The Territory of Arkansas was admitted to the Union as the 25th state on June 15, 1836. In 1861, Arkansas withdrew from the United States and joined the Confederate States of America during the Civil War. On returning to the Union in 1868, the state continued to suffer due to its earlier reliance on slavery and the plantation economy, causing the state to fall behind economically and socially. White rural interests continued to dominate the state's politics until the civil rights movement. Arkansas began to diversify its economy following World War II and relies on its service industry, poultry, tourism and rice; the culture of Arkansas is observable in museums, novels, television shows and athletic venues across the state. People such as politician and educational advocate William Fulbright; the name Arkansas was applied to the Arkansas River and derives from a French term, the plural term for Quapaws, a Dhegiha Siouan-speaking Native American people who settled in Arkansas around the 13th century.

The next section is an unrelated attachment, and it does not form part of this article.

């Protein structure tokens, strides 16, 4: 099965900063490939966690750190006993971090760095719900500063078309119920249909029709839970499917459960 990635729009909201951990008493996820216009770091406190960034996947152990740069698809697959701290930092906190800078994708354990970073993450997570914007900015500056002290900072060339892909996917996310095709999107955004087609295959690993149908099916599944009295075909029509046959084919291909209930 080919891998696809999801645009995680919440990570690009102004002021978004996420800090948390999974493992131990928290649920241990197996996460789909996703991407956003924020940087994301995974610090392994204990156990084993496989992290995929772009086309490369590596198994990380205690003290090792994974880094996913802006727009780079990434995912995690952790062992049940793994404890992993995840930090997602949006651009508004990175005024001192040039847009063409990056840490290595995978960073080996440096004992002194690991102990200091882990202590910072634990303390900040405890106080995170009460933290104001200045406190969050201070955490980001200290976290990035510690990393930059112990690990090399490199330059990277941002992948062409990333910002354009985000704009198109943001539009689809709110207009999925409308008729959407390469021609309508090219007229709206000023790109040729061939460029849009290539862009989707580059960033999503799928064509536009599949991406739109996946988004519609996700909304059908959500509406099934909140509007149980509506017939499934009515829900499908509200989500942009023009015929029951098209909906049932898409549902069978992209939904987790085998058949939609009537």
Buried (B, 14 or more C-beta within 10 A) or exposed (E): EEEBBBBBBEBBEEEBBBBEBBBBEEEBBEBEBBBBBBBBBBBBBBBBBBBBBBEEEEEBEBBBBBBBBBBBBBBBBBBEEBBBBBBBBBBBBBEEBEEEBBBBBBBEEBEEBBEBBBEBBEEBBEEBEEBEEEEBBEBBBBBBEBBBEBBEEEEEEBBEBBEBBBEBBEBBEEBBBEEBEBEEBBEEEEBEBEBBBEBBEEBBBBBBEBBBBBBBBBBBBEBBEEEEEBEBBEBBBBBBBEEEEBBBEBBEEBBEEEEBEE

This comes from an Algonquian term, /akansa/, for the Quapaws, is also the root term for Kansas. The name has been spelled in a variety of fashions. In 1881, the pronunciation of Arkansas with the final "s" being silent was made official by an act of the state legislature after a dispute arose between Arkansas's two U. S. senators as one favored the pronunciation as AR-kən-saw while the other favored ar-KAN-zəs. In 2007, the state legislature passed a non-binding resolution declaring that the possessive form of the state's name is Arkansas's, followed by the state government. Arkansas borders Louisiana to the south, Texas to the southwest, Oklahoma to the west, Missouri to the north, Tennessee and Mississippi to the east; the United States Census Bureau classifies Arkansas as a southern state, sub-categorized among the West South Central States. The Mississippi River forms most of Arkansas's eastern border, except in Clay and Greene, counties where the St. Francis River forms the western boundary of the Missouri Bootheel, in many places where the channel of the Mississippi has meandered from its original 1836 course.